Friday, February 17, 2012

The Great Backyard Bird Count

The Great Backyard Bird Count started today and goes through Monday February 21st. Since I am relatively new to the birding world, this will be my first year to participate! It is sponsored by The Cornell Lab of Ornithology and The Audobon society.

American Goldfinch

Here is some information to get you started:

  • You can participate all four days of the GBBC or just one day.
  • You need to count for at least fifteen minutes (certainly longer, if you wish)
  • You will need to submit a new checklist each day.
  • You can submit more than one checklist per day if you count in more than one location.
  • You do not have to stay in your backyard. You can go to a park or any other area that you enjoy watching birds. (Be sure to submit a new checklist for each location.)
  • You can also do a “traveling count”. For example, if you are birding on a trail.
  • You can print out a checklist of all the birds that you would normally see in your area by inserting your zip code on the website.
  • And last but not least, they even have a photo contest, where you can win prizes! I hope to try to get in on that one!
Northern Mockingbird
Northern Mockingbird

You can go to the GBBC website to find out everything you need to know about it! They have a nice instructional video to explain how it works, and you can submit your checklist from this site.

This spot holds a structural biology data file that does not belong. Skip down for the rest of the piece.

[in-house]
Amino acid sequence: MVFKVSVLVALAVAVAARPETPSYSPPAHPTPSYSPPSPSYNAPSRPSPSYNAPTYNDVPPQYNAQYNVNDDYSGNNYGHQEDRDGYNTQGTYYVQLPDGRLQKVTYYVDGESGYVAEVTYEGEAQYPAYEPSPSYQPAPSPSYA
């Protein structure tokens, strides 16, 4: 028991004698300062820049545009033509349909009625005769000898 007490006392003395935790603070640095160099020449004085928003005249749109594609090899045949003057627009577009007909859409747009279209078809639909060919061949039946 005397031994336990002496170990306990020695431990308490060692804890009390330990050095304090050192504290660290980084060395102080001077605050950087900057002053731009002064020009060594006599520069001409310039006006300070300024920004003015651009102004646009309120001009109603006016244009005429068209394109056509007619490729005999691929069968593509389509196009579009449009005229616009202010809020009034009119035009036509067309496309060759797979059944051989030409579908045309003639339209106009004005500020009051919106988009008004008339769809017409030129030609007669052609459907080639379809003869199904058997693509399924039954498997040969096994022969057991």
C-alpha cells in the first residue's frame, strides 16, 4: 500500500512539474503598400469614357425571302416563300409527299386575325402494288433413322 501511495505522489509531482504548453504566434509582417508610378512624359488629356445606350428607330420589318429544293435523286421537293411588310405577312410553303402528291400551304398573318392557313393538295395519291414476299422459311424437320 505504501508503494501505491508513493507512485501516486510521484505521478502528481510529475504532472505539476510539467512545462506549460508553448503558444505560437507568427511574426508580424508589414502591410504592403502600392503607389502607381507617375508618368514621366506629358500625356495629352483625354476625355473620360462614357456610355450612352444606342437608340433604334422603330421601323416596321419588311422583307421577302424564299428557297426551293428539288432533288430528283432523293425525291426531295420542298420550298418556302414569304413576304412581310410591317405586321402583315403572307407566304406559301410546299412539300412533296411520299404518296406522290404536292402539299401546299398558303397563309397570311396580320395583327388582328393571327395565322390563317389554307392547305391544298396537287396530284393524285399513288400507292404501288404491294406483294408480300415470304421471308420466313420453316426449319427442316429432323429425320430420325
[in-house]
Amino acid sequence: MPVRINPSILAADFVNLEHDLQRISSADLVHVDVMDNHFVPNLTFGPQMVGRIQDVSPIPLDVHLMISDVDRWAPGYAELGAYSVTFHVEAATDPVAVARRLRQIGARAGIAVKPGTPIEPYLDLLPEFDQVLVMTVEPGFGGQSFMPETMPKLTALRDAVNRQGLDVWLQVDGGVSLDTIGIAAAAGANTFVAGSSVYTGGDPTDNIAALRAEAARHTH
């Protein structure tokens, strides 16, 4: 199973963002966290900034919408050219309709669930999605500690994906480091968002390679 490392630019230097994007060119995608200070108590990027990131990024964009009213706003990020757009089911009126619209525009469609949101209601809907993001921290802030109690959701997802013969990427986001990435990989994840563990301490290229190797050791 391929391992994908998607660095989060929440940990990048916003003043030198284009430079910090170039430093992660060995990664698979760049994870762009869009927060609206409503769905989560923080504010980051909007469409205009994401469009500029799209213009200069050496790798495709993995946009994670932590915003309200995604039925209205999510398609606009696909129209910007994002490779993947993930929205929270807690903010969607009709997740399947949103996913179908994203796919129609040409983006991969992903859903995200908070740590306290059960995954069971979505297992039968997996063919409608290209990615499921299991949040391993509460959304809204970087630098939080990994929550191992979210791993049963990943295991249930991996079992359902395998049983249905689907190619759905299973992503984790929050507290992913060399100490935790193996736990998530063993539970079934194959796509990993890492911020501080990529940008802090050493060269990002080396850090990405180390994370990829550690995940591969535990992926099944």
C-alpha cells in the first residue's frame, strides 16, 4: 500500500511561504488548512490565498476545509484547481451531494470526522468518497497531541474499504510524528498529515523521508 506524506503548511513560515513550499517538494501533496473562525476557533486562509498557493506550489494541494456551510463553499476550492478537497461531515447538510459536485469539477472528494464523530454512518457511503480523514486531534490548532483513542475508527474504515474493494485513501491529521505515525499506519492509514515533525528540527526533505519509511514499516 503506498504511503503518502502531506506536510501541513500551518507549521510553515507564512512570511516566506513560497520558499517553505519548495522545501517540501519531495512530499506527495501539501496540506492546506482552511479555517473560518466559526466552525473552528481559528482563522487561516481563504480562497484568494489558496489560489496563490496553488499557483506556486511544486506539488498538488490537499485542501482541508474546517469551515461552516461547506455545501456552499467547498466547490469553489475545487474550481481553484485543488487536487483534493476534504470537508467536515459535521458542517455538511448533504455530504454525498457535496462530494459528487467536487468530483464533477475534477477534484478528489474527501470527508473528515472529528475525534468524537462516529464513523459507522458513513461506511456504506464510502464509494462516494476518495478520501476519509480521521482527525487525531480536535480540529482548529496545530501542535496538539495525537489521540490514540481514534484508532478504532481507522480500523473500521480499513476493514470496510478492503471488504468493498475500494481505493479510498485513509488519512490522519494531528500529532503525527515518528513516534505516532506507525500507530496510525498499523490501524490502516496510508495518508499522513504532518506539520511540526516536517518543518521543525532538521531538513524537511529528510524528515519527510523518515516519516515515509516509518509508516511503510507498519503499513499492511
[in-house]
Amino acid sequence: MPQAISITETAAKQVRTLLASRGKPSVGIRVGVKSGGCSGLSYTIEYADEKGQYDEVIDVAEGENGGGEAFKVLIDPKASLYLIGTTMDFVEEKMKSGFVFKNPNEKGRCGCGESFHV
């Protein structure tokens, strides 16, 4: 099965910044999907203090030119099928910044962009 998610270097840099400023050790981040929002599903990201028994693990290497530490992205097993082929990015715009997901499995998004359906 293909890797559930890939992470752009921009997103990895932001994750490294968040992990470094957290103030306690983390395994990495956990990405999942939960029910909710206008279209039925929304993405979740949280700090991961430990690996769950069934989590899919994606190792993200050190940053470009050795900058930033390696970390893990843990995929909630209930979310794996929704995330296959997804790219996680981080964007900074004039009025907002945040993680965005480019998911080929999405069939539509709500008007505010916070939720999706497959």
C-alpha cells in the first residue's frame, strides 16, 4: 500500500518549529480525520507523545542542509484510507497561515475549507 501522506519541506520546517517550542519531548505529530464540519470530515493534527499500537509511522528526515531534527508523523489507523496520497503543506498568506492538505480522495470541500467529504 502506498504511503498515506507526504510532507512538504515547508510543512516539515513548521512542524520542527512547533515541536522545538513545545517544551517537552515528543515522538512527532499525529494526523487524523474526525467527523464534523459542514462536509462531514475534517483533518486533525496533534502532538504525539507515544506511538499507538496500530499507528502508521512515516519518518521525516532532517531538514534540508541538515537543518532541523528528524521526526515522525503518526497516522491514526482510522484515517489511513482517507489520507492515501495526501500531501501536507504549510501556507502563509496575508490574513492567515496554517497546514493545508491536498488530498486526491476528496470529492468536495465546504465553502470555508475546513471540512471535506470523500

Brown Creeper
Brown Creeper

You may be asking, why would we want to participate in this event? It is an opportunity for all of us to be involved in helping to gather information about the birds we love to watch. This aids the scientists in learning about where the birds are at this time of the year. Considering the very mild winter that we have had throughout most of the United States, it will be interesting to see what kind of effect it has had on the birds’ winter habits & migration.

I apologize for getting this out so late. I had hoped to get it posted earlier today, but then life happened! I hope you get to have some great birding the rest of this holiday weekend!

Sunday, February 12, 2012

Callery Pear Trees

With the bright sun and warm weather the naturalized Callery Pear trees are beginning to bud.  I see these pear trees often now in old fields and along roadsides.  They strongly resemble "Bradford" pear trees that are so often seen planted in neighborhoods and in yards.  I did a little research about them and it turns out they are becoming a real pest because of their invasive nature.

Bradford Pear Buds

The natural species from which many common pear cultivars have been created is called Pyrus calleryanna.  The tree is native to China and many cultivars were created by the USDA in the 1960's.  Among these cultivars is the ubiquitous "Bradford" variety that has been planted all over the United States in neighborhoods, shopping centers, and parks.  These pear trees have been a favored planting over the decades because of their spring flowering and fall color and because they are resistant to many types of blight and diseases.

Bradford Pear and Beetle

The many varieties of Callery Pear have been grown in the United States since the early 1900's, but it is just in the past decade that they have become invasive.  Normally Callery Pear cultivars were self-incompatible, meaning they were unable to self pollinate and produce viable fruit.  The trees still produced small pears that were devoured by birds and wildlife, but since they were infertile, the seeds did not spawn new trees.  In the past decade however, this has changed and now naturalized Callery Pears are spreading and out-competing native trees in the environment.  Scientists think that new varieties that have been introduce in the past 20 years have cross-pollinated with the old varieties, creating trees capable of producing viable fruit.  The fruit is spread primarily by European Starlings and other birds across the landscape.